Milk in the cooler of Dairy Bell

Producer prices have sometimes been higher than consumer prices for some commodities

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But even when consumer prices are higher than producer prices, the difference does not cover marketing costs. Obviously, the simplest but not best way of eliminating all marketing costs would be to eliminate all marketing services. Under the present organization of society this would result in eliminating society itself. If we are to live, an irreducible minimum of marketing services must be rendered by someone.

But responsibility for performing these services might be shifted to farmers and / o r consumers. This would eliminate marketing margins but not marketing costs, which would be greater than before because of increased hand labor and other expenses associated with small-volume operations. It must be apparent almost at once that under our present civilization marketing is just as necessary as farm production.

It is, in fact, a part of production itself. For no commodity really is "produced" until it is in a form which can be used, at a place where and at a time when it is needed, and in the possession of those who will consume it. Wheat in the fields of a Free State farmer, milk in the cooler of Dairy Bell might as well never have been "produced" at all unless there is a marketing system to complete the process of production by getting the commodity into the hands of consumers wherever they may be located, in a usable form and at an appropriate time.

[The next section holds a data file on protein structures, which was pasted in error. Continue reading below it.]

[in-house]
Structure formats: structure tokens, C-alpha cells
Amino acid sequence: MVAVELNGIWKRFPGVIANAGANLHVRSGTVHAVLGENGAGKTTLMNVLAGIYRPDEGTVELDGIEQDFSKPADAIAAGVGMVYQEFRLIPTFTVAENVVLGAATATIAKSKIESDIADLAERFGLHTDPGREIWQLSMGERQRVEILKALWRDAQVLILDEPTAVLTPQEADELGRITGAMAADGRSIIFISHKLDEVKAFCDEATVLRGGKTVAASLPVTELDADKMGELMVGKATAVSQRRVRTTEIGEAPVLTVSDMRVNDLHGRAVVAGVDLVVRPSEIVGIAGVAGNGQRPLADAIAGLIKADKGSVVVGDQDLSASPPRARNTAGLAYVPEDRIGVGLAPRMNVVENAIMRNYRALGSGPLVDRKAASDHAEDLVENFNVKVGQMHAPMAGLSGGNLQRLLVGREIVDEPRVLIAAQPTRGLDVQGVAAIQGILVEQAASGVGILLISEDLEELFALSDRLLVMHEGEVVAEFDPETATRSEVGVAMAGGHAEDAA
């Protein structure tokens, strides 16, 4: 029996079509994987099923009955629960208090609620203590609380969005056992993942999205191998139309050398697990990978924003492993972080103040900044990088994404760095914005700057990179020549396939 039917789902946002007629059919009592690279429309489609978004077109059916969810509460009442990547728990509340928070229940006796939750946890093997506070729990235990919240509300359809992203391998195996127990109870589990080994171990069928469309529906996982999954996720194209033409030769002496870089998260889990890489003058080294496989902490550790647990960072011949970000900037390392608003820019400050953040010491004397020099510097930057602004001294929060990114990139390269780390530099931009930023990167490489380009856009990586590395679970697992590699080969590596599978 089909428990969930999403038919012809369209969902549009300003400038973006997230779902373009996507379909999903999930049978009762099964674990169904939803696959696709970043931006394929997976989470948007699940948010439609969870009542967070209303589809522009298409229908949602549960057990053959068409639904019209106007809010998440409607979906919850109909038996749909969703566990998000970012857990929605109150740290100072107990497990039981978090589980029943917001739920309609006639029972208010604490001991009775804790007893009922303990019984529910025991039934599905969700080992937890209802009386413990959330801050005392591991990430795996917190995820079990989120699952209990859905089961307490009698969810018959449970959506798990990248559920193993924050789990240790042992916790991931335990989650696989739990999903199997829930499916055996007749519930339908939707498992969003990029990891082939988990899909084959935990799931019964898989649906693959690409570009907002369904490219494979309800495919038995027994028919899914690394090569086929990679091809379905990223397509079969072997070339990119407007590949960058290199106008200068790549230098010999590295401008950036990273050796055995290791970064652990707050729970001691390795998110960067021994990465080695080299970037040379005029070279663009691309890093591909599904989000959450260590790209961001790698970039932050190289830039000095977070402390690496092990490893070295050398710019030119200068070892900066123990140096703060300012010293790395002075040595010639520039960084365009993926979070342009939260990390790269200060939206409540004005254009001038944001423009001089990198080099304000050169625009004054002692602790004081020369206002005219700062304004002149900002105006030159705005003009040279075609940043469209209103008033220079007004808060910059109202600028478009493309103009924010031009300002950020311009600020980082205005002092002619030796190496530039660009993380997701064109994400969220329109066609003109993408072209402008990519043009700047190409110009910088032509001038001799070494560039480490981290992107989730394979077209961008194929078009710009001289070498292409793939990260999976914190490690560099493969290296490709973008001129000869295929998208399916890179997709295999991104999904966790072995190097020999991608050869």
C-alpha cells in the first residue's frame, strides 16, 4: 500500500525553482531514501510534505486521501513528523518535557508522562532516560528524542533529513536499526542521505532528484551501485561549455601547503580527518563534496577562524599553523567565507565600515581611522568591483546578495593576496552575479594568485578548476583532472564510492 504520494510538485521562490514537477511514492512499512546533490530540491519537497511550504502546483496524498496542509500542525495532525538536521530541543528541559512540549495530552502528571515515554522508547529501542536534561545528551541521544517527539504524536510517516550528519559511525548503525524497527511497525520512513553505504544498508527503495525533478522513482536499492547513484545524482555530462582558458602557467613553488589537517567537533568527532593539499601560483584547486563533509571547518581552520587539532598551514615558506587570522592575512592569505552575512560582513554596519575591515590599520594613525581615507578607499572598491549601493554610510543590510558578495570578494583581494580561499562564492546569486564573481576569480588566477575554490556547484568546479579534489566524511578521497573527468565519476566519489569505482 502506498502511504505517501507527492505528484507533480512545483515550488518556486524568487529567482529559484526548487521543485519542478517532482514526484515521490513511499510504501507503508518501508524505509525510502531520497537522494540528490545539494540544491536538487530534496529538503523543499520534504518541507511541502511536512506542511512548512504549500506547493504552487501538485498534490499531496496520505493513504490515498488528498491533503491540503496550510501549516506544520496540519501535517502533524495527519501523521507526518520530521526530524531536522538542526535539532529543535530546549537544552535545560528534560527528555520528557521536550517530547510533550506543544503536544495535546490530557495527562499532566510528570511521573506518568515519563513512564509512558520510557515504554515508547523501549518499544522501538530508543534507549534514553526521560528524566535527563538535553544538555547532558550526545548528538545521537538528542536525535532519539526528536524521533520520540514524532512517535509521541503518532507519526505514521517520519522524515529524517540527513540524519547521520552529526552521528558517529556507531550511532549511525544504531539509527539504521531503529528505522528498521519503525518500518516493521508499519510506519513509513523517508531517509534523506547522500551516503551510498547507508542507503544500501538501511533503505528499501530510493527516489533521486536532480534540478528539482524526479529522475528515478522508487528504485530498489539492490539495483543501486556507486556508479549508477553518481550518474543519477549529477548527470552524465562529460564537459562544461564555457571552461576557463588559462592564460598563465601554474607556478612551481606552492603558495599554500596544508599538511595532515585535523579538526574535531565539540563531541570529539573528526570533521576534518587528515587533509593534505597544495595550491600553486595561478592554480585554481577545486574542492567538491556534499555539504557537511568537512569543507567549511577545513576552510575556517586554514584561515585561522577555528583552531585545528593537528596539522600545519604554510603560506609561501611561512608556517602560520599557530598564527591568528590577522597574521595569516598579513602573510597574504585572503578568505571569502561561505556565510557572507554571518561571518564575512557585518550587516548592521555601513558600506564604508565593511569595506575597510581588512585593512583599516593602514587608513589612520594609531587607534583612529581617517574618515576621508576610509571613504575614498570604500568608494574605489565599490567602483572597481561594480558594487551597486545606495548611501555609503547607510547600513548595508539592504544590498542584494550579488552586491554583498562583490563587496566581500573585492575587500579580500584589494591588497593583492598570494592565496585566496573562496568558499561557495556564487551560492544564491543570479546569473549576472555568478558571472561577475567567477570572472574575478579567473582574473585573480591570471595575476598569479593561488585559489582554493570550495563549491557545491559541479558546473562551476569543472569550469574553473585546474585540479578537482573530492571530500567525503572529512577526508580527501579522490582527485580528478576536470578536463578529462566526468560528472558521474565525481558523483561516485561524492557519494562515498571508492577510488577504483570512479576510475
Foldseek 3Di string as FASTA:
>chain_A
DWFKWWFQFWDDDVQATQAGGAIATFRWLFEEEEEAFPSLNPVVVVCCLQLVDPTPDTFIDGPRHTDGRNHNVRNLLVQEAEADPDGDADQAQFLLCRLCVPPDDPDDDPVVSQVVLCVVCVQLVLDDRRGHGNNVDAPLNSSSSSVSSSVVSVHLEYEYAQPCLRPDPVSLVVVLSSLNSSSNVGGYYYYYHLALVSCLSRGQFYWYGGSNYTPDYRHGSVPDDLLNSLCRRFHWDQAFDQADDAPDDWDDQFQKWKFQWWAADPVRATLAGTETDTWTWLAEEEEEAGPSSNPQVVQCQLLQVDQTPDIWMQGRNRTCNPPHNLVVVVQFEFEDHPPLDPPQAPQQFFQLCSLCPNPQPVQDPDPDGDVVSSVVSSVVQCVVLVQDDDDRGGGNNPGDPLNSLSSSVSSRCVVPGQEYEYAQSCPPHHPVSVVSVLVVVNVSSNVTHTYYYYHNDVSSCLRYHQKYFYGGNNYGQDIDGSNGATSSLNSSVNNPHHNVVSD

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It would be hopeless to attempt to determine which is the most essential step in this whole chain. All are equally essential. At the subsistence level, however, marketing is not essential for the agricultural sector to survive. Commercial farming, in contrast, is responsive to demand and is characterized by the division of labor and by specialization. Such farms depend on markets not only to sell their products but also to provide the inputs necessary to produce a marketable surplus.

The welfare of South African farmers is indirectly yet intimately tied to the efficiency of South African distribution and processing system. If the surplus resulting from increased production cannot be marketed, neither the farmer nor the country will benefit.